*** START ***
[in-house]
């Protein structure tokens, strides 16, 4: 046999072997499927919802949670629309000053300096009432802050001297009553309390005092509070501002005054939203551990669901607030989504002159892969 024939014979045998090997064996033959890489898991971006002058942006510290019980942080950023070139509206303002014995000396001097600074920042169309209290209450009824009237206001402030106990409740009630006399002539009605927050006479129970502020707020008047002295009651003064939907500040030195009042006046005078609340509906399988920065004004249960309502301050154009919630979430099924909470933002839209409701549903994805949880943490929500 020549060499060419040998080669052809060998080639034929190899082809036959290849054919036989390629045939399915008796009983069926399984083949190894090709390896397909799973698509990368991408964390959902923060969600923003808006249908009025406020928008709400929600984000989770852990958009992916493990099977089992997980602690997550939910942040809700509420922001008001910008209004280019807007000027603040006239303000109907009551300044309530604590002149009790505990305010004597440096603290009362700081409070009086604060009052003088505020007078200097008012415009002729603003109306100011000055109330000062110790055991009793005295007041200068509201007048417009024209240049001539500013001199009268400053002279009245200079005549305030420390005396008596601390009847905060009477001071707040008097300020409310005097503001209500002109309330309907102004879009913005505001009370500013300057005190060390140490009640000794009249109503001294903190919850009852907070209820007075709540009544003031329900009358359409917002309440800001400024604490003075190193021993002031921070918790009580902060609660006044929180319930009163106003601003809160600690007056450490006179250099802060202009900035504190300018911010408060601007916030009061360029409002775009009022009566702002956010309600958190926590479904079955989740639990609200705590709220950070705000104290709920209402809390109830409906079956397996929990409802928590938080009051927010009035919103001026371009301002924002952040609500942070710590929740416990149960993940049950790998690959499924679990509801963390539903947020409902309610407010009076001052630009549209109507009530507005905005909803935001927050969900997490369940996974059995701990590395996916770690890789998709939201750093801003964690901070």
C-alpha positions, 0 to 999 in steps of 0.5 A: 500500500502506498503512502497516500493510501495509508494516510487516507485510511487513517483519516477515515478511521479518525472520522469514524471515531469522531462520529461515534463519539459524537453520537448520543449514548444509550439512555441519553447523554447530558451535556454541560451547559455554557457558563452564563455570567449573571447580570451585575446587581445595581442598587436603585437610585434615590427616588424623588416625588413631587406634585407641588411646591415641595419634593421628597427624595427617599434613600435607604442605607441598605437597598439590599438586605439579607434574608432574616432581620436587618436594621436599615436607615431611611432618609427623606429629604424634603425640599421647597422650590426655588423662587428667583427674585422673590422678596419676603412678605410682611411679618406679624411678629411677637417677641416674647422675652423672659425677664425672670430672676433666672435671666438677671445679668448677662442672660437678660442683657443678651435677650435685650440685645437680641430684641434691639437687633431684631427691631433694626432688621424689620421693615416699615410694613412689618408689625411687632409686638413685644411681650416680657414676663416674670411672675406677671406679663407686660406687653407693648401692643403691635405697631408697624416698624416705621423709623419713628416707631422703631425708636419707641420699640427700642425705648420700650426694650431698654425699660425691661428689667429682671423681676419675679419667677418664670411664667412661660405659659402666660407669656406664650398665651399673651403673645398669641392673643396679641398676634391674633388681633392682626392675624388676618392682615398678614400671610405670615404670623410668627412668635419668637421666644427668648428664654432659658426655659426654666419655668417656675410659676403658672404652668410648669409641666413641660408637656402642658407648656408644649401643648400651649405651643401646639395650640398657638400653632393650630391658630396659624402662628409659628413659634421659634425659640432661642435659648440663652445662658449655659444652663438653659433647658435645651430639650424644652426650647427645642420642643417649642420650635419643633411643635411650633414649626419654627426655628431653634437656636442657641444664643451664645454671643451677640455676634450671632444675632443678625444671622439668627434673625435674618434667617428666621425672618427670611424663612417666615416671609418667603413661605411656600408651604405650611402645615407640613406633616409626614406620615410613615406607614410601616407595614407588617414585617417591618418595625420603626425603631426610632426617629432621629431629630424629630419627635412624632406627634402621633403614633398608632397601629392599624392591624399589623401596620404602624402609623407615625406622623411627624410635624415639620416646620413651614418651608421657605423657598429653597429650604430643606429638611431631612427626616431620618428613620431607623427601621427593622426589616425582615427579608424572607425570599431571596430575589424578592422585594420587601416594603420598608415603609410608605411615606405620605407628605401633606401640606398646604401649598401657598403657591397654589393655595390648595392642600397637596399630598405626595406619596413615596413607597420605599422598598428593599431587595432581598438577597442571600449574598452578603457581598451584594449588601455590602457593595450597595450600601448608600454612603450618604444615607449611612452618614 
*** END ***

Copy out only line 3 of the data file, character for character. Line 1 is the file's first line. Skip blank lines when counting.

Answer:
C-alpha positions, 0 to 999 in steps of 0.5 A: 500500500502506498503512502497516500493510501495509508494516510487516507485510511487513517483519516477515515478511521479518525472520522469514524471515531469522531462520529461515534463519539459524537453520537448520543449514548444509550439512555441519553447523554447530558451535556454541560451547559455554557457558563452564563455570567449573571447580570451585575446587581445595581442598587436603585437610585434615590427616588424623588416625588413631587406634585407641588411646591415641595419634593421628597427624595427617599434613600435607604442605607441598605437597598439590599438586605439579607434574608432574616432581620436587618436594621436599615436607615431611611432618609427623606429629604424634603425640599421647597422650590426655588423662587428667583427674585422673590422678596419676603412678605410682611411679618406679624411678629411677637417677641416674647422675652423672659425677664425672670430672676433666672435671666438677671445679668448677662442672660437678660442683657443678651435677650435685650440685645437680641430684641434691639437687633431684631427691631433694626432688621424689620421693615416699615410694613412689618408689625411687632409686638413685644411681650416680657414676663416674670411672675406677671406679663407686660406687653407693648401692643403691635405697631408697624416698624416705621423709623419713628416707631422703631425708636419707641420699640427700642425705648420700650426694650431698654425699660425691661428689667429682671423681676419675679419667677418664670411664667412661660405659659402666660407669656406664650398665651399673651403673645398669641392673643396679641398676634391674633388681633392682626392675624388676618392682615398678614400671610405670615404670623410668627412668635419668637421666644427668648428664654432659658426655659426654666419655668417656675410659676403658672404652668410648669409641666413641660408637656402642658407648656408644649401643648400651649405651643401646639395650640398657638400653632393650630391658630396659624402662628409659628413659634421659634425659640432661642435659648440663652445662658449655659444652663438653659433647658435645651430639650424644652426650647427645642420642643417649642420650635419643633411643635411650633414649626419654627426655628431653634437656636442657641444664643451664645454671643451677640455676634450671632444675632443678625444671622439668627434673625435674618434667617428666621425672618427670611424663612417666615416671609418667603413661605411656600408651604405650611402645615407640613406633616409626614406620615410613615406607614410601616407595614407588617414585617417591618418595625420603626425603631426610632426617629432621629431629630424629630419627635412624632406627634402621633403614633398608632397601629392599624392591624399589623401596620404602624402609623407615625406622623411627624410635624415639620416646620413651614418651608421657605423657598429653597429650604430643606429638611431631612427626616431620618428613620431607623427601621427593622426589616425582615427579608424572607425570599431571596430575589424578592422585594420587601416594603420598608415603609410608605411615606405620605407628605401633606401640606398646604401649598401657598403657591397654589393655595390648595392642600397637596399630598405626595406619596413615596413607597420605599422598598428593599431587595432581598438577597442571600449574598452578603457581598451584594449588601455590602457593595450597595450600601448608600454612603450618604444615607449611612452618614 